The left wing outsider in the race for the Scottish Labour leadership last night claimed the contest was “going to the wire” on the eve of the final votes being cast.
Neil Findlay suggested that favourite Jim Murphy would not have things all his own way, as he pledged to continue campaigning right up to the voting deadline at noon today.
Mr Findlay, the party’s Holyrood health spokesman, and Mr Murphy, the former Labour Shadow Cabinet member, are battling for the position alongside Sarah Boyack, the long-standing MSP.
As the most left wing candidate, Mr Findlay looks to have secured the most trade union support in the electoral college ballot made up of three components. Mr Murphy, however, is thought to have majority support in the other two components – Labour’s 80 elected politicians and its membership. The result will be announced on Saturday.
Last night, a spokesman for Mr Findlay’s campaign said: “Less than a month ago, when our volunteers started phoning party members, some people were saying, ‘Who is Neil Findlay?’ No one is saying that now, and the issues he has raised on social care, on tackling PFI debt, on raising the status of vocational education are now firmly on the political agenda.”
Meanwhile Mr Murphy attempted to woo the last remaining voters by looking at the options open to voters at the May General Election. The East Renfrewshire MP argued that, despite the rise of the SNP and other parties such as Ukip, the best way to dislodge the Conservatives was a Labour vote.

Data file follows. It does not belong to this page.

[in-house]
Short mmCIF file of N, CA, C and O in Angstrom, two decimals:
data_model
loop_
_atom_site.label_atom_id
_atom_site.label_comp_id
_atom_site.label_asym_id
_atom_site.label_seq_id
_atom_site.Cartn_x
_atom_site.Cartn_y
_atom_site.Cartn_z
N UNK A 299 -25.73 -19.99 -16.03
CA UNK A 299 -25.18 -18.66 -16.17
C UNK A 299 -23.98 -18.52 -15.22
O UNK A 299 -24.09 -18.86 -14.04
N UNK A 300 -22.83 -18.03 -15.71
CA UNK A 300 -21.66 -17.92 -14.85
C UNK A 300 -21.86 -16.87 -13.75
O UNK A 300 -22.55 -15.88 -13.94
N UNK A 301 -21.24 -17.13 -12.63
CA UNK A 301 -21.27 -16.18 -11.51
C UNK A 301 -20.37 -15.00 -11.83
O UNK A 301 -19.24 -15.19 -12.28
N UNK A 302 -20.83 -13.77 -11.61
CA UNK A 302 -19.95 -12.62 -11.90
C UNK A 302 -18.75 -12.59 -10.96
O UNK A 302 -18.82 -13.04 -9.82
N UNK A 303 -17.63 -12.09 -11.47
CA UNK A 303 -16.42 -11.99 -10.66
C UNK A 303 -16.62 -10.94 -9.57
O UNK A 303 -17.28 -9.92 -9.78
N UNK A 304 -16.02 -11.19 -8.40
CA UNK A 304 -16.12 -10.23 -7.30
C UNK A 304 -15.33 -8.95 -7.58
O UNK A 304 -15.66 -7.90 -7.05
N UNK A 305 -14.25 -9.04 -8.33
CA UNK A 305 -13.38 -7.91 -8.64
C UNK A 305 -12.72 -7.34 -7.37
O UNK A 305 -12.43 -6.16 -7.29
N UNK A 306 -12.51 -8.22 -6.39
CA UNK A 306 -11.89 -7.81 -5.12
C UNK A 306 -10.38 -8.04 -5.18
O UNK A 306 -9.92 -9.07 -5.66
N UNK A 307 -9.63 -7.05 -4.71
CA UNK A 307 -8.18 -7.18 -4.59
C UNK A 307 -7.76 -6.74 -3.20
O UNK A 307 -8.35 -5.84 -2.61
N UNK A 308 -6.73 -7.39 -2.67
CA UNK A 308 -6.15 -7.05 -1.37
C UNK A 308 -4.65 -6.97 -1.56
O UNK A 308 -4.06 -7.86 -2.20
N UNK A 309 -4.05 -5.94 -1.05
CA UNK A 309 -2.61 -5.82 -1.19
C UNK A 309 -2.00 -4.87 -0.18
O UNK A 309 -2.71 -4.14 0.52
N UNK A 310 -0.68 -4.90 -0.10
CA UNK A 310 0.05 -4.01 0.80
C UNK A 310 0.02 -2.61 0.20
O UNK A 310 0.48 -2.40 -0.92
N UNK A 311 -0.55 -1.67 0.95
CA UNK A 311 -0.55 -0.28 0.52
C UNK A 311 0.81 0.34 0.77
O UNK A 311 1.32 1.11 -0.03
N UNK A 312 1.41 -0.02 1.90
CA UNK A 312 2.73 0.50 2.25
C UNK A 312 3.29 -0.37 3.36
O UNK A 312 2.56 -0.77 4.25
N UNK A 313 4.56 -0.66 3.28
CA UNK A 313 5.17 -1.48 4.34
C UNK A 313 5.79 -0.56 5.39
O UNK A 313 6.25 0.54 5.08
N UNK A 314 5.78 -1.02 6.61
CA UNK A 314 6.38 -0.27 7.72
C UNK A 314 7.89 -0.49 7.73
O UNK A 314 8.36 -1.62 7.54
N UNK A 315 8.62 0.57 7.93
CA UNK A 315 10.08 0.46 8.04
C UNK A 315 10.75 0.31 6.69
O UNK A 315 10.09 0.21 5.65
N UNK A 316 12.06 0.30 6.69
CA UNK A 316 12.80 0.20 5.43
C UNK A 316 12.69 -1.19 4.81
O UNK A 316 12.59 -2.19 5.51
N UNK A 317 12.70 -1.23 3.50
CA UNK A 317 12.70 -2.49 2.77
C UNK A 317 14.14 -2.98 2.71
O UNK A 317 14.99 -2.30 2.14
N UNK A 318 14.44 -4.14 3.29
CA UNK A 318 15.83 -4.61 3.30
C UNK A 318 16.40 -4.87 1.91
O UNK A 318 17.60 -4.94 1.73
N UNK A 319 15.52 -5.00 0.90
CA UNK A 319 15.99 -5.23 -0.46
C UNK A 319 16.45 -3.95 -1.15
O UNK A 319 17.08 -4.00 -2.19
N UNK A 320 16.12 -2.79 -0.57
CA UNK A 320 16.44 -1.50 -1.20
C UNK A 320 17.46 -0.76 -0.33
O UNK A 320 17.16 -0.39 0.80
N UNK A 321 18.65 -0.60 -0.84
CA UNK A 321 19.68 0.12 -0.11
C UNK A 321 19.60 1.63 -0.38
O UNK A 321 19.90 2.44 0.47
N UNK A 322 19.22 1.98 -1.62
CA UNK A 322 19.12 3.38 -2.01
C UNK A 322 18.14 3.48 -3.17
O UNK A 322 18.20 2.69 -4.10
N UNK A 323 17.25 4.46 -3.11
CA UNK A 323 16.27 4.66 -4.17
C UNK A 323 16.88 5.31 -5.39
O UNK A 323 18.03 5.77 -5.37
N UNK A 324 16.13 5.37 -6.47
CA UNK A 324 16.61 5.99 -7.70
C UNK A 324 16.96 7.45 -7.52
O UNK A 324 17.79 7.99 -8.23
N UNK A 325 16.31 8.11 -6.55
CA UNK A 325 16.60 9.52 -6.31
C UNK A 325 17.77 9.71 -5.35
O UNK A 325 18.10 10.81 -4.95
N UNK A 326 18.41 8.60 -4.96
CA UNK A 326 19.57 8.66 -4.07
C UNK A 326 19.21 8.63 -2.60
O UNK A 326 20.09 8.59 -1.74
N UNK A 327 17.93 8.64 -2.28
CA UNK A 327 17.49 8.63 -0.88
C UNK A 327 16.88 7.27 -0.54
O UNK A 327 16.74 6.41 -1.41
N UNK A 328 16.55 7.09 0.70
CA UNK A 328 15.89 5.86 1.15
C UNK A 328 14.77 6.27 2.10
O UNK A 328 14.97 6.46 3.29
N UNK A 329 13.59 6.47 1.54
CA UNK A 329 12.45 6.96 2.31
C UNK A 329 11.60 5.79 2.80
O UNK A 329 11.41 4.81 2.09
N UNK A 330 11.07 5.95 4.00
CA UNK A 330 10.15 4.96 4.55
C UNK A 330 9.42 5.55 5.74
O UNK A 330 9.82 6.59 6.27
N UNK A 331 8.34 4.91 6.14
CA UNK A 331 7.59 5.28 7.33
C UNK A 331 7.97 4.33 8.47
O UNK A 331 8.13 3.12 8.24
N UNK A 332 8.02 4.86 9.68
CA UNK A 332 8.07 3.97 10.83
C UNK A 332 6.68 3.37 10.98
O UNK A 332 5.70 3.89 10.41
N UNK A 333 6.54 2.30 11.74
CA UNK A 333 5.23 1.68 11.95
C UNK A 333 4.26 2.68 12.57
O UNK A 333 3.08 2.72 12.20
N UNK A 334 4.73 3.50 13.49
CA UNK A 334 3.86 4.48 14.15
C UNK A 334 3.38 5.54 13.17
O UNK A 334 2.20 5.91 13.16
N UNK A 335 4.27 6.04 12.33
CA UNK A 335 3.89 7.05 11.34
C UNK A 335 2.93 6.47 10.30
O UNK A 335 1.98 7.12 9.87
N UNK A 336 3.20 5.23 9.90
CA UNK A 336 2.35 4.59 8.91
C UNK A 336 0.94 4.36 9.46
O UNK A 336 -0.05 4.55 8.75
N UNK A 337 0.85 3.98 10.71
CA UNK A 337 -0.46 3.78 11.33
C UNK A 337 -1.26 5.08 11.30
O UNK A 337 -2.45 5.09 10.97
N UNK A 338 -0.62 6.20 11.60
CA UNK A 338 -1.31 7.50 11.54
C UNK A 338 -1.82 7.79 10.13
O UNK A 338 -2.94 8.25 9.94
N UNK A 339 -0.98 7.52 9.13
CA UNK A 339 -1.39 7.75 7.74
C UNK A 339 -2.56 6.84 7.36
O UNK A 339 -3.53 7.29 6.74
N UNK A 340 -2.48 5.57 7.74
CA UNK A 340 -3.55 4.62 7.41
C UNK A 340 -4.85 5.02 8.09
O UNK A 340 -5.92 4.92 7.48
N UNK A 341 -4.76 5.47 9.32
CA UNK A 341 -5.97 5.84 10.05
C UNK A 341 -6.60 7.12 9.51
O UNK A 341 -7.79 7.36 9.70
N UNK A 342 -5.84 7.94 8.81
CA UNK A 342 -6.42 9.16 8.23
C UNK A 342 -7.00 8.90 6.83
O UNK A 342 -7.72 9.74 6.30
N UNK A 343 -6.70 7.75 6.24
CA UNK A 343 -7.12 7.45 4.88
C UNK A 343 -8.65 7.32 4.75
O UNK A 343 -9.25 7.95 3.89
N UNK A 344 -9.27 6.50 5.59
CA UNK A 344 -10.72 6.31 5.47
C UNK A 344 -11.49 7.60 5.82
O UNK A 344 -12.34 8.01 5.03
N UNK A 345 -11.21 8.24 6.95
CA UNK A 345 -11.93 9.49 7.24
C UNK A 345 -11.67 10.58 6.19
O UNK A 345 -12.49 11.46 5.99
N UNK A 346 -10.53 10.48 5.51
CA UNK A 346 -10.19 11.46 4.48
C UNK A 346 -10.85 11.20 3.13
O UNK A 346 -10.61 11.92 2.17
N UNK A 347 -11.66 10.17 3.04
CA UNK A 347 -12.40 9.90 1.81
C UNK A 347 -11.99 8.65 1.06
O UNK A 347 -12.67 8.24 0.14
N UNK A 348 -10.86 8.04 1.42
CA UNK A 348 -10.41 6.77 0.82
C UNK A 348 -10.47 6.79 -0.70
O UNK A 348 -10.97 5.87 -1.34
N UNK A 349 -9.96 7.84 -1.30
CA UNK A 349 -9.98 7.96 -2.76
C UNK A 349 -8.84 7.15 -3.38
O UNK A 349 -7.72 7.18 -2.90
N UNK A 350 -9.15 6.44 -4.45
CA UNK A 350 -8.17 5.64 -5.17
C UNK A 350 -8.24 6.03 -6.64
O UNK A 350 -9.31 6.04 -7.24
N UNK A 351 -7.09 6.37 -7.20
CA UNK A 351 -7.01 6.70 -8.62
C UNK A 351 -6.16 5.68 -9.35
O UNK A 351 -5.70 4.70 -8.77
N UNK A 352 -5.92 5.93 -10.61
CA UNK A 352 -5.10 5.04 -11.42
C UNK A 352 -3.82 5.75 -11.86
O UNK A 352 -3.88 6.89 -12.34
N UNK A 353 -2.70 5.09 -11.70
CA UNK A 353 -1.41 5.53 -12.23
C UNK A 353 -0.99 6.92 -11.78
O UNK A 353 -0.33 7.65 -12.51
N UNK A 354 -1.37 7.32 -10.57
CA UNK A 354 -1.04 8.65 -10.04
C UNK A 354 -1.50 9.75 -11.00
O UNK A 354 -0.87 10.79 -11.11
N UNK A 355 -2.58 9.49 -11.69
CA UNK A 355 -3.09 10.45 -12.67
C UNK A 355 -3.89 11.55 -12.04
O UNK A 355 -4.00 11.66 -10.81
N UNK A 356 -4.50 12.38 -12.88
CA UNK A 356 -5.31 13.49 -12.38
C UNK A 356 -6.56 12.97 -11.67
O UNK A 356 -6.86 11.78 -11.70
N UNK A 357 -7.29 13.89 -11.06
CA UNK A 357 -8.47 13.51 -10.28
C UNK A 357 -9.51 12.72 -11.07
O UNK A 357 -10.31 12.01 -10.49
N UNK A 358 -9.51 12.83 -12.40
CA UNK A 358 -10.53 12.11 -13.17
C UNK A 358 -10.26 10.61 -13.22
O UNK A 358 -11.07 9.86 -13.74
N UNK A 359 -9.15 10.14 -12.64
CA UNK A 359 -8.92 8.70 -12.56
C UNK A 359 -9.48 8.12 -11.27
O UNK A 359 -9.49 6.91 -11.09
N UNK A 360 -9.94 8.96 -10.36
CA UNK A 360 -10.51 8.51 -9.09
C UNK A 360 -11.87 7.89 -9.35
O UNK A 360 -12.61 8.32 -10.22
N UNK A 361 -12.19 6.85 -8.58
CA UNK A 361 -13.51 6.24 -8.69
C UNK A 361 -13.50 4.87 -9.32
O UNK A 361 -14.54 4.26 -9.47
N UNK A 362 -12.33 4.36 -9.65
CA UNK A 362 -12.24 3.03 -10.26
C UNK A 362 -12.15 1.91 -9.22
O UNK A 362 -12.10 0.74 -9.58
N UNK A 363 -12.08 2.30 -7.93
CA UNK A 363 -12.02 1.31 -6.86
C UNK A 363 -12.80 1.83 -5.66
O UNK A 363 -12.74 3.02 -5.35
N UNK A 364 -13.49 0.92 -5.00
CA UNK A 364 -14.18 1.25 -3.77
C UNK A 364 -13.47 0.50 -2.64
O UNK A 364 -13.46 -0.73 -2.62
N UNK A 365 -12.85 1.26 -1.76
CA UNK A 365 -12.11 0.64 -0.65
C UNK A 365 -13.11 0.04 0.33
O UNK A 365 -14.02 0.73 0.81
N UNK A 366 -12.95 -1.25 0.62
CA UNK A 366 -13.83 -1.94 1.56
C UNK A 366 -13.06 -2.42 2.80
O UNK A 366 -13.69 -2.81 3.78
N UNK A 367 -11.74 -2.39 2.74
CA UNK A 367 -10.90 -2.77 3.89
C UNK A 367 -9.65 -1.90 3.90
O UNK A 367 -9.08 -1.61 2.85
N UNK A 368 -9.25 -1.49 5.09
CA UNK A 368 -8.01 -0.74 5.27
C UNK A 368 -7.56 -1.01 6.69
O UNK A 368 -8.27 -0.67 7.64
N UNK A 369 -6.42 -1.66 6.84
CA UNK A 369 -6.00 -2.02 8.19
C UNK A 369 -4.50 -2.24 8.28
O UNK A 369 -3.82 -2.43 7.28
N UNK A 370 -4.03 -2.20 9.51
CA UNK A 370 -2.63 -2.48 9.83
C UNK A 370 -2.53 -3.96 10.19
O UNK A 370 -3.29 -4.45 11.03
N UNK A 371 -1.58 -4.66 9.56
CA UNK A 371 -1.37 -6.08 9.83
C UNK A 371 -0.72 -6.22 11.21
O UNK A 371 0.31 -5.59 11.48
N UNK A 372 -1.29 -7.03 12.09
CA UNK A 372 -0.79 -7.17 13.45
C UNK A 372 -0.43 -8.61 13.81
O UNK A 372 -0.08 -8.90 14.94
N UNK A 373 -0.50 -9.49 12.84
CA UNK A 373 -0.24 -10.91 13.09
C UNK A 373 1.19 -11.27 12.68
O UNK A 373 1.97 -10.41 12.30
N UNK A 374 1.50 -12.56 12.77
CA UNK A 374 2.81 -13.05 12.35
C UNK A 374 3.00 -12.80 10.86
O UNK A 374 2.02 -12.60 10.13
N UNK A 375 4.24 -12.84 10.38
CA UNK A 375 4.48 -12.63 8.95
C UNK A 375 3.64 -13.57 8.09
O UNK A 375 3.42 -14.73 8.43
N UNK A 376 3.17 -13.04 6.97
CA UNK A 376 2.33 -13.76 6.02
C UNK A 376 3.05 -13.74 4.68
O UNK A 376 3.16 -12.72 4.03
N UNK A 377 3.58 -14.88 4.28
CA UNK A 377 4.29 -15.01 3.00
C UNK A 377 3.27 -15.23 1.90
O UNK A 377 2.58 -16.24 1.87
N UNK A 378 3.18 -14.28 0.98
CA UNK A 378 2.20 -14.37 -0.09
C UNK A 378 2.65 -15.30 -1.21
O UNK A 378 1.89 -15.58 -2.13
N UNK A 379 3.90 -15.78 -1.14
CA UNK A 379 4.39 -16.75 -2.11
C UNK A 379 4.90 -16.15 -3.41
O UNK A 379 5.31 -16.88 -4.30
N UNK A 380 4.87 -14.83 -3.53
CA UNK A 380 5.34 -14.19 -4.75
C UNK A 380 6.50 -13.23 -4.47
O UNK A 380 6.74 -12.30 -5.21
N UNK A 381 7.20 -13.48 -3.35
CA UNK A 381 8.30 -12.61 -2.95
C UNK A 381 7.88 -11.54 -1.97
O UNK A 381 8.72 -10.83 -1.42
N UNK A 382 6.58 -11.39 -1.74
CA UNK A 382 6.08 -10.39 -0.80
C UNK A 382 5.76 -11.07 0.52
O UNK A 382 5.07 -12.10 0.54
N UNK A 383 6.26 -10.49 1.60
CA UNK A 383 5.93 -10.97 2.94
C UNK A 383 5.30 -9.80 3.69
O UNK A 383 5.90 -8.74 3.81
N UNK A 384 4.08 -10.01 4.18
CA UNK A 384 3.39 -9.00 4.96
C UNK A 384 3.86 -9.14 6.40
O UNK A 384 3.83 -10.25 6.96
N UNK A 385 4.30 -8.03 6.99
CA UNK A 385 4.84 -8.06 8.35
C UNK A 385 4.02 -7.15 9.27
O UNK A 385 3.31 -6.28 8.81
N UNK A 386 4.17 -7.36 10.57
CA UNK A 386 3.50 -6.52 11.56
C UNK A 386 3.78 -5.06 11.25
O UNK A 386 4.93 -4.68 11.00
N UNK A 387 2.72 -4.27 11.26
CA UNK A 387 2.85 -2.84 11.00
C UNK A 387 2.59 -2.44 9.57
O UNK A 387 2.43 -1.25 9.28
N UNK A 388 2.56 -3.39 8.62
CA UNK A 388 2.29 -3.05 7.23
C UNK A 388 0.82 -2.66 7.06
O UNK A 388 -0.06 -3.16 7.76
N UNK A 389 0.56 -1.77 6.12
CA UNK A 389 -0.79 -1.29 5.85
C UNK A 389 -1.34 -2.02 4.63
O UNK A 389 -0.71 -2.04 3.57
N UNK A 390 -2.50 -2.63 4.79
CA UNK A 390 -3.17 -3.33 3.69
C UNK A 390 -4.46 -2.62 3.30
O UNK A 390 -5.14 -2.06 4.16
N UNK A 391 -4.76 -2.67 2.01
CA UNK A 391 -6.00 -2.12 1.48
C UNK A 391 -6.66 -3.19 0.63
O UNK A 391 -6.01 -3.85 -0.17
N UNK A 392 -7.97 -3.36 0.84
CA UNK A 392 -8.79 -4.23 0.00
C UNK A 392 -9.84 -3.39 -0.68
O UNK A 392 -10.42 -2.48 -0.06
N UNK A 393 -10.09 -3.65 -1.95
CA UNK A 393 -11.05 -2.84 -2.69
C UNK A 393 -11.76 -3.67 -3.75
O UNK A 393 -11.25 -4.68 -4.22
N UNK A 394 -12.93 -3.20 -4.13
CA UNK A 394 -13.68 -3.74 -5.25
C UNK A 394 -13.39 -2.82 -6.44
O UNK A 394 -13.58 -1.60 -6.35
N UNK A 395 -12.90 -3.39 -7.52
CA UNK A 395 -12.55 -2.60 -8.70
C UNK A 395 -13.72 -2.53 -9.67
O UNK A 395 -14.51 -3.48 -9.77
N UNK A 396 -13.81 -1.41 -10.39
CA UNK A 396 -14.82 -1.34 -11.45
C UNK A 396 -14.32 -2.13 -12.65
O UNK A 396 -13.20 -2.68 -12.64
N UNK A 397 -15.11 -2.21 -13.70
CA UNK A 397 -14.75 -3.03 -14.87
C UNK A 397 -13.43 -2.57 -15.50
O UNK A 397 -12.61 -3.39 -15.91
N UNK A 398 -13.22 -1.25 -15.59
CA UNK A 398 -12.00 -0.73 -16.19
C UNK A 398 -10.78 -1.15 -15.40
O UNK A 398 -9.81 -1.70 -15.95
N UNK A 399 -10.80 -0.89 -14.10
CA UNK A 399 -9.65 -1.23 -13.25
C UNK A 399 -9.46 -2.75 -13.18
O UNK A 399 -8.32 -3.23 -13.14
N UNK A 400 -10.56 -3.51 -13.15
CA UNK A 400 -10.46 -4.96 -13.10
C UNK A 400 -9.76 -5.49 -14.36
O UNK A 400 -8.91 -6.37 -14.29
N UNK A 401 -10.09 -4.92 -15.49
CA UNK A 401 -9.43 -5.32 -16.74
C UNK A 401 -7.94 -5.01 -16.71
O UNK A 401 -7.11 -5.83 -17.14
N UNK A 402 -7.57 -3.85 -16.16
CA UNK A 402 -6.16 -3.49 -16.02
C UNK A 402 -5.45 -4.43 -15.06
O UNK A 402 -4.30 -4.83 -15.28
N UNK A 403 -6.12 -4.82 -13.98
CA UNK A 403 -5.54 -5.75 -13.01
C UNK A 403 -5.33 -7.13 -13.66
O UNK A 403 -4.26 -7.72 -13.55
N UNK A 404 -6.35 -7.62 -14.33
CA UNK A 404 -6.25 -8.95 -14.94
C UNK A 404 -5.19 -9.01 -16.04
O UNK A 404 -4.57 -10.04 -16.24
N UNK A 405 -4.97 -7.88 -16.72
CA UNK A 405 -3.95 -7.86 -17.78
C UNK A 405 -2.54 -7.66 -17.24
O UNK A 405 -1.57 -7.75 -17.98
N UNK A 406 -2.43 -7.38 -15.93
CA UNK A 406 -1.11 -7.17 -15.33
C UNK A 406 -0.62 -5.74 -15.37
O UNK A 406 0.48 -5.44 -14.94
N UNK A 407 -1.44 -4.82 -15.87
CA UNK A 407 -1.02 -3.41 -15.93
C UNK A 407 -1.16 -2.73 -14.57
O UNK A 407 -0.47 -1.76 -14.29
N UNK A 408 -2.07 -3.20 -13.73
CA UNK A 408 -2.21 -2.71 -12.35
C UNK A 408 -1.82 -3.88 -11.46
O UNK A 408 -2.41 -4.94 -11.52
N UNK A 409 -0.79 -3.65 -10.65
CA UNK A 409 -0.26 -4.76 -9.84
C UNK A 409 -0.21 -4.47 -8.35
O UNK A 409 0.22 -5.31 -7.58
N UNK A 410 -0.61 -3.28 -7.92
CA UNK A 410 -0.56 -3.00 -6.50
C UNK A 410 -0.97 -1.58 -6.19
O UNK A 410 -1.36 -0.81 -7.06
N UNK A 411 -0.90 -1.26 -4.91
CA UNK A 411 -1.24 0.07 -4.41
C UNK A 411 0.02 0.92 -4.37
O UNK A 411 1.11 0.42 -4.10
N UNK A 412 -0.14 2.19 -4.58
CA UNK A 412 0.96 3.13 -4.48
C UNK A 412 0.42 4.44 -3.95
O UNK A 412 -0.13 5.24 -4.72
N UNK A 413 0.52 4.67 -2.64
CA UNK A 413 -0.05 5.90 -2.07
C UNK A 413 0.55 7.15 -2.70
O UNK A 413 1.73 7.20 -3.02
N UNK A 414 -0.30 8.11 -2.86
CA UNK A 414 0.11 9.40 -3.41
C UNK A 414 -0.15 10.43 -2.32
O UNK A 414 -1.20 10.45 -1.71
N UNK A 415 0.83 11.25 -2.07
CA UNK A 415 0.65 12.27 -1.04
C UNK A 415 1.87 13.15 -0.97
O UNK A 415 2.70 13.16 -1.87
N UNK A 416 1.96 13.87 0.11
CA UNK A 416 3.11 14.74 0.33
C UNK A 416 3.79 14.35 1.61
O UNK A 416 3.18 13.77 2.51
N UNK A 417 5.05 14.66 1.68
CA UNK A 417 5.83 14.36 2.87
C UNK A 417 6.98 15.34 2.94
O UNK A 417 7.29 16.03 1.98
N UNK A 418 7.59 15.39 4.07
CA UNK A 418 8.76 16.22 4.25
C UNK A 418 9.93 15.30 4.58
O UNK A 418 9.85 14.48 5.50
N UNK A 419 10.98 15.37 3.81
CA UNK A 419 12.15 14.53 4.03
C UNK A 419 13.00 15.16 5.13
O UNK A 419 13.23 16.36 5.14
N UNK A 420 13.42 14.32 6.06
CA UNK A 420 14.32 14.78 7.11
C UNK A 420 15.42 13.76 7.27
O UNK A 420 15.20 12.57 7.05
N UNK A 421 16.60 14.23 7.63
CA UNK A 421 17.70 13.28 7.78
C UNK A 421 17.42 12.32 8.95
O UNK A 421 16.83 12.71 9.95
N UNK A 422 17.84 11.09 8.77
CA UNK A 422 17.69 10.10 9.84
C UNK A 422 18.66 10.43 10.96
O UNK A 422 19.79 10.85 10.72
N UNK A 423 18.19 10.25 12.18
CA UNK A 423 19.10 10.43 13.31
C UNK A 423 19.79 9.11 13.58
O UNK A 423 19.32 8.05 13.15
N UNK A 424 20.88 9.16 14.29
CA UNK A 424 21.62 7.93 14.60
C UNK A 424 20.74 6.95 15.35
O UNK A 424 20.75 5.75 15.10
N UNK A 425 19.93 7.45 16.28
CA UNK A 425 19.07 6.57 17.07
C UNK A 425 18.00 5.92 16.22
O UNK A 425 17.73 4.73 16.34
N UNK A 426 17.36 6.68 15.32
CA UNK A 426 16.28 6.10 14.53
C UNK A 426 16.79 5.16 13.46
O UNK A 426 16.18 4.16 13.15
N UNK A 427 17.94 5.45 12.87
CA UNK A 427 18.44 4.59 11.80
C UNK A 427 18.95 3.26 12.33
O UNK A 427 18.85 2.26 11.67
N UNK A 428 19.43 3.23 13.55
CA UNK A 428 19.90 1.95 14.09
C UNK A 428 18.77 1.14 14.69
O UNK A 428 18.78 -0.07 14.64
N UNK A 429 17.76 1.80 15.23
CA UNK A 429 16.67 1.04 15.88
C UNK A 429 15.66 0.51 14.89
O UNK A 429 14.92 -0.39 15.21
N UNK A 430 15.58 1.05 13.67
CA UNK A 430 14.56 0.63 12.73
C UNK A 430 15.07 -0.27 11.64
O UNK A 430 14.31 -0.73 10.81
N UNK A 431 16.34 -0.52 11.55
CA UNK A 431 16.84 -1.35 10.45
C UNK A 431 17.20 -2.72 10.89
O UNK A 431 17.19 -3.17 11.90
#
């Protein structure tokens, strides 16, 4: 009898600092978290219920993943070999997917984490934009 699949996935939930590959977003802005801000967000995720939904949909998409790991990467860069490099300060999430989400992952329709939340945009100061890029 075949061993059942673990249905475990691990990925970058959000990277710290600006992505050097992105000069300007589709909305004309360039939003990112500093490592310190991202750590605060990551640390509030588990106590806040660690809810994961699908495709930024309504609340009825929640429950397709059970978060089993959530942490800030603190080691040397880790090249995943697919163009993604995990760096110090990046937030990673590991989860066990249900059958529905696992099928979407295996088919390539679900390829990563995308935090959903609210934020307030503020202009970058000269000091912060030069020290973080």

CONNECT WITH THE SCOTSMAN
• Subscribe to our daily newsletter (requires registration) and get the latest news, sport and business headlines delivered to your inbox every morning
“Despite the increasingly fragmented nature of the UK’s politics, an election to the House of Commons under a First Past the Post system remains a two-horse race. Only Labour can replace the Tories and form the next UK Government. Not the Liberals, Greens, UKIP or the SNP,” he said in a blog post last night.
“A vote for anybody but Labour in many Scottish constituencies makes it more likely that David Cameron would remain Prime Minister. Bluntly, all that the SNP’s efforts will achieve will be to risk Labour being able to be big enough to replace Cameron. I know that isn’t what most people who vote SNP, Green or Lib Dem want.
“As Scots go back to the polls for the second time in eight months the majority are hoping to see the back of the Tories. My message to my fellow Scots is straightforward – our votes really can make the difference. Just as in the referendum, the simple act of voting really does matter again. ”
As today’s noon deadline approached, Ms Boyack challenged the Scottish Government to deliver its Town Centre Action Plan and give councils more cash for regeneration.
She said that, as leader, she would focus on returning “meaningful power” to local authorities.
She added: “Fixing local government funding with a fairer alternative to council tax is a priority and I welcome Nicola Sturgeon’s commitment to a cross-party commission on the issue.
“But we need to consider additional ideas. I am eager to explore new ways to allow councils to generate revenue to drive innovation.
“Ideas like a tourism levy work in other countries across Europe and would be worth exploring here. With independent retailers occupying more than half of retail units and a fall in vacancy rates, there are signs of optimism.
“The challenge now is to provide the investment we need to see to transform our town centres.”
SCOTSMAN TABLET AND IPHONE APPS